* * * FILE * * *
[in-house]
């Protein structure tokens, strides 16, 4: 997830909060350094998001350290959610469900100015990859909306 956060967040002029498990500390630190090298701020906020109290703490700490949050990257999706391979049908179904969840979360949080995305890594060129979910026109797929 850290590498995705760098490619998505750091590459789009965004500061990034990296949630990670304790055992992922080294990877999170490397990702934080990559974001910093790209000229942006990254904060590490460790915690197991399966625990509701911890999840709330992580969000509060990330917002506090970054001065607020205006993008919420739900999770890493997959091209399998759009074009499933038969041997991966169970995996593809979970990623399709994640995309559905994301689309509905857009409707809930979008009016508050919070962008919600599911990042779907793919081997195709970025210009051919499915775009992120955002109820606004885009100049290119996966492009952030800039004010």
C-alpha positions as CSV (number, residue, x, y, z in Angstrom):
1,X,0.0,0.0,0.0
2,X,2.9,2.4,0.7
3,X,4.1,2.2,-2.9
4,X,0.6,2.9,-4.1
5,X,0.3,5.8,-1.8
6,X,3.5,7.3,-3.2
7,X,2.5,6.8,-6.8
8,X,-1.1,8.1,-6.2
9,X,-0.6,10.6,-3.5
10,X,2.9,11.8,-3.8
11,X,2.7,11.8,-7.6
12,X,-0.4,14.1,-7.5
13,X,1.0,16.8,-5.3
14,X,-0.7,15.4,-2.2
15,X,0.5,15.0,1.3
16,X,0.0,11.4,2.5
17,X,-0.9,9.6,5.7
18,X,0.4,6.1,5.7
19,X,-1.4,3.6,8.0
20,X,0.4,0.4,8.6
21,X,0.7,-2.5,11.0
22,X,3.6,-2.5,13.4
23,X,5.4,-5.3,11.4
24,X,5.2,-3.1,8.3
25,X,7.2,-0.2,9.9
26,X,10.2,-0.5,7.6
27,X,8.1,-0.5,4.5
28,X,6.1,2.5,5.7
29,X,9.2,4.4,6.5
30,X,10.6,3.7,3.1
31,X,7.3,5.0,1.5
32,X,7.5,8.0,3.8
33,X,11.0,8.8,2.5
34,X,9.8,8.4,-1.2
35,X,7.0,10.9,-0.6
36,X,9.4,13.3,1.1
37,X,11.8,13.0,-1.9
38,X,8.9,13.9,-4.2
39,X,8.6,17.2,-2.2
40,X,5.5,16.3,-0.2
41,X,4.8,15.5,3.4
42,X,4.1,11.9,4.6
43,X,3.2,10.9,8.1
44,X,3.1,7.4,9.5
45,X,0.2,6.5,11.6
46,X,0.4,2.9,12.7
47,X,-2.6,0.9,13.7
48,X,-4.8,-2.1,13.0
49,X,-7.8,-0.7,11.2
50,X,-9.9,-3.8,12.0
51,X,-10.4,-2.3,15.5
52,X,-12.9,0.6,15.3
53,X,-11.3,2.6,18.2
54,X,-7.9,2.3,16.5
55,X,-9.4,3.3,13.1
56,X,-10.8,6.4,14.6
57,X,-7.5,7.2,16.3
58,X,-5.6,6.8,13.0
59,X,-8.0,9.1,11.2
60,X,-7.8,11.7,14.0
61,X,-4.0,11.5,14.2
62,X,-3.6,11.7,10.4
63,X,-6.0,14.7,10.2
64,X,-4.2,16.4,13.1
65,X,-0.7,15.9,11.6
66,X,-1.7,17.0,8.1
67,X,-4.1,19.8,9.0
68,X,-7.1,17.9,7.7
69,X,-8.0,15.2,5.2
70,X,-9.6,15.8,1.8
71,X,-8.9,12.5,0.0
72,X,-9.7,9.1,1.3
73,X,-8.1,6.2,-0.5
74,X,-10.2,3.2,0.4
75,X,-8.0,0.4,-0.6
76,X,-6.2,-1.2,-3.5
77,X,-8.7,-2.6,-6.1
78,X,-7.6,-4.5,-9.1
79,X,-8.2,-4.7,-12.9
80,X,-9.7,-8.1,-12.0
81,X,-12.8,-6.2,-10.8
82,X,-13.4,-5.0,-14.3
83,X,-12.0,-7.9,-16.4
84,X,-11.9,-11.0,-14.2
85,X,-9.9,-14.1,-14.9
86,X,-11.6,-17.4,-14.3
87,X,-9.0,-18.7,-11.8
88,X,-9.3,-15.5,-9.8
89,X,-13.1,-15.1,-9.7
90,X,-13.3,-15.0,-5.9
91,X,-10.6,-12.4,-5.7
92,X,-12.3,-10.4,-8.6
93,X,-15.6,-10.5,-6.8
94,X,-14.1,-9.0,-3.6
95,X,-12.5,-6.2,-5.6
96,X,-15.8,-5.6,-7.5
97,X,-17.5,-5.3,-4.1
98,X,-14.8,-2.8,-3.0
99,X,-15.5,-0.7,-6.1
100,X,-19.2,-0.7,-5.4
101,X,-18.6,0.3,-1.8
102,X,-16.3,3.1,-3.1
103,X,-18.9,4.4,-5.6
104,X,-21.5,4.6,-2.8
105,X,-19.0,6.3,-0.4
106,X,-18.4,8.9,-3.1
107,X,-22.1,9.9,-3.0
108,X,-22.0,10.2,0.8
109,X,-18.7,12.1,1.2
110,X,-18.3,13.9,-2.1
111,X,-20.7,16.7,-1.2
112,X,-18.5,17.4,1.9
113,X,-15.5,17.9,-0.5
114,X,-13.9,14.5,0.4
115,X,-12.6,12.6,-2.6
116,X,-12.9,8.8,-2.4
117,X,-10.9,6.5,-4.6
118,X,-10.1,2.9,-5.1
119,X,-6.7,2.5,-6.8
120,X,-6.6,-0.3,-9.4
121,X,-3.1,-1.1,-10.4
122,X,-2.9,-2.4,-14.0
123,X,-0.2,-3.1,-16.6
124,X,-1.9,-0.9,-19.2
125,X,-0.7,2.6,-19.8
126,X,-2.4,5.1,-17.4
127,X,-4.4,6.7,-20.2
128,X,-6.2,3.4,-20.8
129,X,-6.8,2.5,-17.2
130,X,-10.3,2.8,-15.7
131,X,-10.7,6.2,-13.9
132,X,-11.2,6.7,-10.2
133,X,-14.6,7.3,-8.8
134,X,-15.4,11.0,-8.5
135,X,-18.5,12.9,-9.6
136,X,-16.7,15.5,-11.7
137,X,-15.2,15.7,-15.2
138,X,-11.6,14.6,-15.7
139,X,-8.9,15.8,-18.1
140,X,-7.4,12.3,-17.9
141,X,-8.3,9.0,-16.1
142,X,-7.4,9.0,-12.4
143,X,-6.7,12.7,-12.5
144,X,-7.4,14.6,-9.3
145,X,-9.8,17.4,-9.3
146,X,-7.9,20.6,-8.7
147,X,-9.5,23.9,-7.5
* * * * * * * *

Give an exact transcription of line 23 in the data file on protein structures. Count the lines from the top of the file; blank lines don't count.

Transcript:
20,X,0.4,0.4,8.6